The 80,000-capacity venue will be the largest stadium of the tournament, which will kick off on November 21, 2022, and be the first to take place in the Arab world.
Located 15km north of central Doha, the stadium will form the centrepiece of Lusail City, the construction of which is about 90 percent completed, according to the Supreme Committee for Delivery and Legacy (SC), the body tasked with getting Qatar ready to host the World Cup.
Designed by British firm Foster + Partners, the venue’s golden facade takes its inspiration from Arab architecture and the region’s tradition of craftsmanship.
Construction of the stadium, which is being delivered by a joint venture of Qatari firm HBK Contracting Company and China Railway Construction Corporation, is well under way.
With the substructure complete, concrete superstructure and infrastructure works are progressing in all seating zones, while internal works have commenced in the west stand.
Construction of the stadium is set to be completed in 2020.
The venue is the eighth stadium design unveiled by the SC. Khalifa International Stadium became the first tournament-ready venue in 2017, while two more stadiums will be completed early next year – Al Wakrah Stadium and Al Bayt Stadium – Al Khor City.
“It has now been eight years since we won the rights to host the 2022 FIFA World Cup and we told the world to expect amazing. With this stunning design of our showpiece stadium, I am proud today to once again be delivering on that promise,” SC Secretary-General Hassan al-Thawadi, said, commenting on the design launch.
“The new stadium is a nod to our past and a symbol of an exciting future. On the very same land as the home of our nation’s founder, it sits at the heart of a brand new city,” al-Thawadi added.
At a later news conference, Al-Thawadi said the total cost of building the stadiums was about $7bn and that spectators for the 2022 World Cup would be between 1.2 to 1.7 million.
The executive stressed that a decision to expand the World Cup from 32 to 48 teams would be taken after a feasibility study is completed in March.
Asked about how the blockade affected Qatar’s preparations for the World Cup, Al-Thawaid said: “At first we did get a little bit affected, of course. It only took us two or three weeks during which we sought alternative plans and looked for new suppliers. It was in our advantage. We found new contractors and now we get more quality materials at competitive prices. The blockade, of course, isn’t a good thing by nature, but [our] work was not affected.”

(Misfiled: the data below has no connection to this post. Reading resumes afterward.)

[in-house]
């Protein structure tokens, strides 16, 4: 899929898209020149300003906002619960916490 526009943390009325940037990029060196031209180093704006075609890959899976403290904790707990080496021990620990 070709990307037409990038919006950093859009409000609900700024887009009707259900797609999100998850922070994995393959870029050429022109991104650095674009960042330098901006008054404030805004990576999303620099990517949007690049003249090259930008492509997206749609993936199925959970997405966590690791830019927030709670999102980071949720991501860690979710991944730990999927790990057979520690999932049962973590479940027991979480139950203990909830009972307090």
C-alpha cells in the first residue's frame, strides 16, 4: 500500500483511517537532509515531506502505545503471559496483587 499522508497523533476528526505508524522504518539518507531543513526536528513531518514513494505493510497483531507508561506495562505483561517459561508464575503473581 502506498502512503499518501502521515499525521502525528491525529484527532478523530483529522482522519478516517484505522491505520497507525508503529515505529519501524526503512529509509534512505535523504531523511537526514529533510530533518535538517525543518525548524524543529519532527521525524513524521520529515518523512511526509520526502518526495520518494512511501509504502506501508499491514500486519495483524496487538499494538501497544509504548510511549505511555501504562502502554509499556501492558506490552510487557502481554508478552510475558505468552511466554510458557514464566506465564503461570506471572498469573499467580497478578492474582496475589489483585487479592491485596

After the 2022 FIFA World Cup, Lusail Stadium will be transformed into a community space, including schools, shops, cafes, sports facilities and health clinics, the SC said. To make way for these amenities, many of the stadium’s modular seats will be removed and donated to sporting projects around the world.
Beating bid rivals Australia, Japan, South Korea and the United States, Qatar won the hosting rights in 2010, which put the Gulf state under increasing scrutiny over the treatment of migrant workers.
To date, there have been three work-related fatalities and nine non-work related deaths of workers engaged in the construction of Qatar’s World Cup stadiums, according to the tournament organisers.
But the United Nations International Labour Organization dismissed all complaints lodged against Qatar following a new draft bill that introduced a minimum wage and legal protection for the foreign workforce, approved by the government last year.
At least 26,000 people are directly involved in the construction of the proposed stadiums.
Contractors involved in the World Cup projects have agreed to reimburse more than $14.4m to the thousands of workers who had paid recruitment fees before moving to Qatar.